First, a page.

There is no crystal ball that will allow us to peer into the future-a future without the U.S. in a watchdog position in ICANN. But if the United Nations can be held up as an example of what can and will happen once this divorce is final, then we already know the answer to our concerns. -30-

About the Author:
Allan B. Colombo is a trade journalist and technical writer in the life-safety and physical security markets. His work in this venue over the past 28 years is well known across the globe. Colombo also is the publisher and administrator of www.GiantKilles.Org from 1995 through 2005. For more information, go to www.AlColombo.net. To contact him, call 330-956-9003 or email him at abc@alcolombo.us.



For personal security information and products,
visit www.OhioHootOwl.com.

Copyright©2014/Allan B. Colombo
www.alcolombo.us / al_colombo@hotmail.com
(Permission is given to republish blog posts providing
my contact information and copyright notice are included.)

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Friday, January 10, 2014

Privacy Vs. Networking

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Is it possible to network while maintaining your personal privacy? Those of us who seek to make a difference in people's lives by communicating ideas know that there is a definite choice to be made.

I have friends of the old school who are not on Facebook or any other social networking solution because they wish to maintain their personal privacy.

One in particular will go to great lengths in emailing news items to a limited audience of email recipients. We've discussed at great length the trade-offs related to reaching the highest number of readers vs. a simple, limited emailing list.

The question is, can you network and still remain private in your personal life?

I'd like to hear your thoughts? Please email them to me at blogger@tpromo.com.


For personal security information and products,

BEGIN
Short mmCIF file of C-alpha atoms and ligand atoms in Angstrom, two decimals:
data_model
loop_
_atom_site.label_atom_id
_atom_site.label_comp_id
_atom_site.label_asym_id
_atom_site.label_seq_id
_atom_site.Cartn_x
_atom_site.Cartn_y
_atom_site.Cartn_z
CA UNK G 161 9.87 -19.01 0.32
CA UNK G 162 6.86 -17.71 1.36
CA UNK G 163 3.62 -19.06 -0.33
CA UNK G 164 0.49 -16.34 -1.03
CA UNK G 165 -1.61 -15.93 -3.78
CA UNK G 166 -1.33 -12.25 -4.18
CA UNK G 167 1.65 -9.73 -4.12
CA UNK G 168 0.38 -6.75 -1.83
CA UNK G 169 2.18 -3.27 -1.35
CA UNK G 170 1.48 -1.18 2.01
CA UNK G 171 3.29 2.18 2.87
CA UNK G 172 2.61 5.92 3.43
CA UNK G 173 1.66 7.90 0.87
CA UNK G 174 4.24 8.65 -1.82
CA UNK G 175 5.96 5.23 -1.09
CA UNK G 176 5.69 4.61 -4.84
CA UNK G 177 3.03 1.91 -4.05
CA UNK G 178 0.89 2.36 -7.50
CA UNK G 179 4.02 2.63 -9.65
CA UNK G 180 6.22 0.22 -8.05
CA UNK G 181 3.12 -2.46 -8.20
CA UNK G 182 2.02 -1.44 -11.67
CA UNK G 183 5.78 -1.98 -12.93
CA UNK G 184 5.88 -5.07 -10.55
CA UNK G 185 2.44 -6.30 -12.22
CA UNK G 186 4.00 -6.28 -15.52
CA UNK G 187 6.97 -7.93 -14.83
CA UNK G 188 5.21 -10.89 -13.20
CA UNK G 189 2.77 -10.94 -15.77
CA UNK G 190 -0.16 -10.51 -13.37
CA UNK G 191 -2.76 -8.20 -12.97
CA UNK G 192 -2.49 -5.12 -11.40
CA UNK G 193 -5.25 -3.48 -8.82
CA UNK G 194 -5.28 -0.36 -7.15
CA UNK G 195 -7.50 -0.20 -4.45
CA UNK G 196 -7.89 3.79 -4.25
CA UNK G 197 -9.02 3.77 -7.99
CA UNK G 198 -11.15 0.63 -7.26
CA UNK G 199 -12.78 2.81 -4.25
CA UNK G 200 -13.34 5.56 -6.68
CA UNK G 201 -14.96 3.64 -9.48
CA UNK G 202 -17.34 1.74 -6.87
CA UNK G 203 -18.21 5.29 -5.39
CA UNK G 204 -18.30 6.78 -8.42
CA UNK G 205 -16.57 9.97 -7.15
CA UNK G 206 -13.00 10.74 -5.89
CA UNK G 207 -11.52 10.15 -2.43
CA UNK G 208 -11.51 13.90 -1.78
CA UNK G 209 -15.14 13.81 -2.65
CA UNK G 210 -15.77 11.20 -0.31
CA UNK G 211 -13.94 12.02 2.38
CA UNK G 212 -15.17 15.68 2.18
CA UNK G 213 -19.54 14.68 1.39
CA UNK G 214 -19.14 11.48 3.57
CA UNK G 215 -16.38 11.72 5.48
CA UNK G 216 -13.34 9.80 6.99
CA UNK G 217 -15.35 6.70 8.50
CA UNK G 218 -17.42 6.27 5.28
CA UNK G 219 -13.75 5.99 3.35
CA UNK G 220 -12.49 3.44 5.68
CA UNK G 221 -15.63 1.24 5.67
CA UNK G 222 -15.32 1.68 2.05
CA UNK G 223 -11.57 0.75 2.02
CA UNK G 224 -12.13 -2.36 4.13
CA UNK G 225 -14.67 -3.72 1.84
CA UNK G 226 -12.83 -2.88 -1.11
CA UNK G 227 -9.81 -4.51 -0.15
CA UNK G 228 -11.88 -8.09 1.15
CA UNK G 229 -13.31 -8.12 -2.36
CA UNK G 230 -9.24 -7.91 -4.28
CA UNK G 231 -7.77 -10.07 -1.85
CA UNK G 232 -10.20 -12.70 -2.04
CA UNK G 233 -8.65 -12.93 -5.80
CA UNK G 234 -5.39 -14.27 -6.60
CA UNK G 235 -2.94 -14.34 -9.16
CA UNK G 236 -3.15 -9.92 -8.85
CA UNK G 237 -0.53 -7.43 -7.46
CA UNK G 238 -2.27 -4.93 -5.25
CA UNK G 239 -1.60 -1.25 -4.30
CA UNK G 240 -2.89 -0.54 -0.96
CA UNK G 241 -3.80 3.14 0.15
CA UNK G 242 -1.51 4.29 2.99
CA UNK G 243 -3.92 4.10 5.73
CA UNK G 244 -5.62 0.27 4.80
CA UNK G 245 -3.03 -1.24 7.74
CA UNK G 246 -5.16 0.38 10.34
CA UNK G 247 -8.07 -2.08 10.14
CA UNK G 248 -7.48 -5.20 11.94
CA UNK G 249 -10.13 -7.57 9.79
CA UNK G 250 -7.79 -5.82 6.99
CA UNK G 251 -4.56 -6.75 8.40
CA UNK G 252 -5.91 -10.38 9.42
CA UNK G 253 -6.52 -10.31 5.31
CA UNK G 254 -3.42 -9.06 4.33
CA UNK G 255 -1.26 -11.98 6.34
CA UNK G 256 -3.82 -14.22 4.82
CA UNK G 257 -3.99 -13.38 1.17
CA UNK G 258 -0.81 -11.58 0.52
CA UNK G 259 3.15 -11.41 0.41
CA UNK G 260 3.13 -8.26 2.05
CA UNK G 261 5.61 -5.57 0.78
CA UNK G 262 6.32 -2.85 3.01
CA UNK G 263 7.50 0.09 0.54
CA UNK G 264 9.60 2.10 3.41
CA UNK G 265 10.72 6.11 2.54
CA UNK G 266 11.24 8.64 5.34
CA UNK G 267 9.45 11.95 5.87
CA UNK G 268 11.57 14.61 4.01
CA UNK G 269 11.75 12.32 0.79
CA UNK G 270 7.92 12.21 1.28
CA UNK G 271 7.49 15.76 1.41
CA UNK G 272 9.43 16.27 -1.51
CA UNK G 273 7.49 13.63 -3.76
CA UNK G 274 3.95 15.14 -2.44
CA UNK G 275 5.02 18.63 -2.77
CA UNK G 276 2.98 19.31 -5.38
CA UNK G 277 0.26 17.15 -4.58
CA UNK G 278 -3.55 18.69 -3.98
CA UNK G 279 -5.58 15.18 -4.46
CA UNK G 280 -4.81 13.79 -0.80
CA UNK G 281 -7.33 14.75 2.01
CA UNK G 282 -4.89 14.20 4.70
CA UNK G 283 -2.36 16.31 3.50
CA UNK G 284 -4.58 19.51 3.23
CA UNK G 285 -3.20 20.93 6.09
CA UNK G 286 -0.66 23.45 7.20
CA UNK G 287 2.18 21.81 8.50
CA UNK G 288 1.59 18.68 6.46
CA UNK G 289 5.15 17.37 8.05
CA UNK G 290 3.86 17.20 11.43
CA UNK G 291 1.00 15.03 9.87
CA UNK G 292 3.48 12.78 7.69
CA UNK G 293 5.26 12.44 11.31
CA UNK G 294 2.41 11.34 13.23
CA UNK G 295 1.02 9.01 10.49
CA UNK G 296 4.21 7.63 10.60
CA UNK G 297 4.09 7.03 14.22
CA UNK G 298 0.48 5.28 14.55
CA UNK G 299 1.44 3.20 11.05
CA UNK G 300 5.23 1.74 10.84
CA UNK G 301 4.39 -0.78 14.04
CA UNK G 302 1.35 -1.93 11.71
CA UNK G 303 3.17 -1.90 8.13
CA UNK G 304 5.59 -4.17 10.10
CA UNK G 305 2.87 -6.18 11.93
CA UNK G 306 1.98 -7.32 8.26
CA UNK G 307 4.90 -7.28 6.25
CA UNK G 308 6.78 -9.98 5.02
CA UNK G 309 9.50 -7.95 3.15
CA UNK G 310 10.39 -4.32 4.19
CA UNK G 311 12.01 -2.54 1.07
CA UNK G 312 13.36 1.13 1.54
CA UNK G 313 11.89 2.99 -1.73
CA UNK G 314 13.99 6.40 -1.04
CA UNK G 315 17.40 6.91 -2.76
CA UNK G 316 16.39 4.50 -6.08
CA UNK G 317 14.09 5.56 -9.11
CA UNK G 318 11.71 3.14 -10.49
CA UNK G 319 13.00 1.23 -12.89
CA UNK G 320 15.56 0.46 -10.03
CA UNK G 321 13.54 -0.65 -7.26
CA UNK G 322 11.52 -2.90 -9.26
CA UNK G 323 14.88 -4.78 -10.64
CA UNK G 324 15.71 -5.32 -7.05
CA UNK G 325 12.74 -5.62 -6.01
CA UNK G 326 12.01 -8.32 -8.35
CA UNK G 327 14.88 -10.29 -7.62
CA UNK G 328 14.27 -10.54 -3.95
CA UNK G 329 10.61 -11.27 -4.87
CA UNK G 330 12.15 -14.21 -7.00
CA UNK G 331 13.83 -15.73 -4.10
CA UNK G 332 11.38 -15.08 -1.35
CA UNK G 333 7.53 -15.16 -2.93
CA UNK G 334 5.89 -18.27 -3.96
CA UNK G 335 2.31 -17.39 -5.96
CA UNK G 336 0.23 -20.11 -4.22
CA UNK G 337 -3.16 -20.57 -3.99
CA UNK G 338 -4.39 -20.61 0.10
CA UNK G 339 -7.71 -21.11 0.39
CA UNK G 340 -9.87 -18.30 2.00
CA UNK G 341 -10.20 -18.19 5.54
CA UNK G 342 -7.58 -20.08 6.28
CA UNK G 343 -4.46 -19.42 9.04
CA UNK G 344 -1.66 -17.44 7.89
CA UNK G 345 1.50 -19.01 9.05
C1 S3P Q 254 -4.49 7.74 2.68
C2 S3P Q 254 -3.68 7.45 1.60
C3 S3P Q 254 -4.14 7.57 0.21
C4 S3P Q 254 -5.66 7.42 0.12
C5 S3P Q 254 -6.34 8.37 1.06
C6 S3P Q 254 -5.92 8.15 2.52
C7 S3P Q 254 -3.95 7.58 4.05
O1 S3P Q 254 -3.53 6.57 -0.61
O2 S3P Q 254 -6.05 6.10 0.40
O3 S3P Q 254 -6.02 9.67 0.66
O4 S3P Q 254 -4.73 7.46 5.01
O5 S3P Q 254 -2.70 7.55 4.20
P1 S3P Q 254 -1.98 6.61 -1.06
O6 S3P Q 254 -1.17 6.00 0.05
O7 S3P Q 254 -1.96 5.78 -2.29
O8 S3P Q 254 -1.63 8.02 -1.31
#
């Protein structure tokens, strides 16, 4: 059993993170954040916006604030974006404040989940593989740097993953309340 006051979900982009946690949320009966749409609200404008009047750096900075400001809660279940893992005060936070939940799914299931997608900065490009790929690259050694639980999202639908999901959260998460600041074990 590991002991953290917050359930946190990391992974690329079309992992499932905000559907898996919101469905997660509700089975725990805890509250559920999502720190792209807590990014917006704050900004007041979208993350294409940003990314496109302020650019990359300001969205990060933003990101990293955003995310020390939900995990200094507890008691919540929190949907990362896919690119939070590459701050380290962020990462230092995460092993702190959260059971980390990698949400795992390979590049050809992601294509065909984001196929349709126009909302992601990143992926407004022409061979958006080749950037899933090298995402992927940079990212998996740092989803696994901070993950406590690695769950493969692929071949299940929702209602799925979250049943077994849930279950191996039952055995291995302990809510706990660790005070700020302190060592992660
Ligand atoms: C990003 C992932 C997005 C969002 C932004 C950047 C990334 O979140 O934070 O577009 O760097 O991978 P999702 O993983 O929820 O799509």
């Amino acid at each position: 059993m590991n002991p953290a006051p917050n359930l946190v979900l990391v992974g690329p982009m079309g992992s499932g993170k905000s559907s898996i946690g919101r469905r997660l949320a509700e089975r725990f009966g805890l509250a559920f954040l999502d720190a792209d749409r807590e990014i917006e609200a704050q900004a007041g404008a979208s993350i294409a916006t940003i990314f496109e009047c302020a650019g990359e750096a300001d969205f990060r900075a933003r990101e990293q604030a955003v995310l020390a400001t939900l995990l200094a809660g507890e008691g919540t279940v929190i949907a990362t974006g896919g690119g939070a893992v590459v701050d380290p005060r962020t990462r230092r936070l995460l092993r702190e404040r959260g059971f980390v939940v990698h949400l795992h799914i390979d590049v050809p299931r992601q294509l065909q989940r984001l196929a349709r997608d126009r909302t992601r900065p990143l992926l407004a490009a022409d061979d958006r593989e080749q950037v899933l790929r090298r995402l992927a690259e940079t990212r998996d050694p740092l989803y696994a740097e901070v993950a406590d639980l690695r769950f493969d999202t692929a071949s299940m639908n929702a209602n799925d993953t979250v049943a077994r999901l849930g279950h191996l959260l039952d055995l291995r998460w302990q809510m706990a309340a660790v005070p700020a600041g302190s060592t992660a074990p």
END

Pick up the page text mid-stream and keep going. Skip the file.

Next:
visit www.OhioHootOwl.com.

Copyright©2013/Allan B. Colombo
www.alcolombo.us / al_colombo@hotmail.com
(Permission is given to republish blog posts providing
my contact information and copyright notice are included.)

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Be sure not to miss each and every blog comment by subscribing to my email service. Every time I publish a comment or an update, you will be the first to know. To sign up, enter your email address in the email subscription box on the top right of this page. Thank you! To contact Al Colombo, click here.

Saturday, November 23, 2013

Book Review: Steve Jobs, by Walter Isaacson

On November 15, 2013, I finished Walter Isaacson's book, Steve Jobs, founder, chairman, and former CEO of Apple Inc. What an awesome book, published in 2011 before Job’s death.

All I can say is “What a life. What a man.”

Isaacson’s book speaks loudly to me. It says that all great men are peculiarly conscious of their debt to their fellow man and society at large.

I believe the story of Job’s life has touched me in ways that no other has in a long time.

For more information on Steve Jobs, click here.

About the Author

Allan B. Colombo is a technical writer and trade journalist in the life safety and physical security markets. Colombo also is owner of Tpromo.com. Tpromo offers affordable web designs and hosting for businesses, Institutions, and Individuals in support of products, people, and ideas.

Copyright©2013/Allan B. Colombo
www.alcolombo.us / al_colombo@hotmail.com
(Permission is given to republish blog posts providing
my contact information and copyright notice are included.)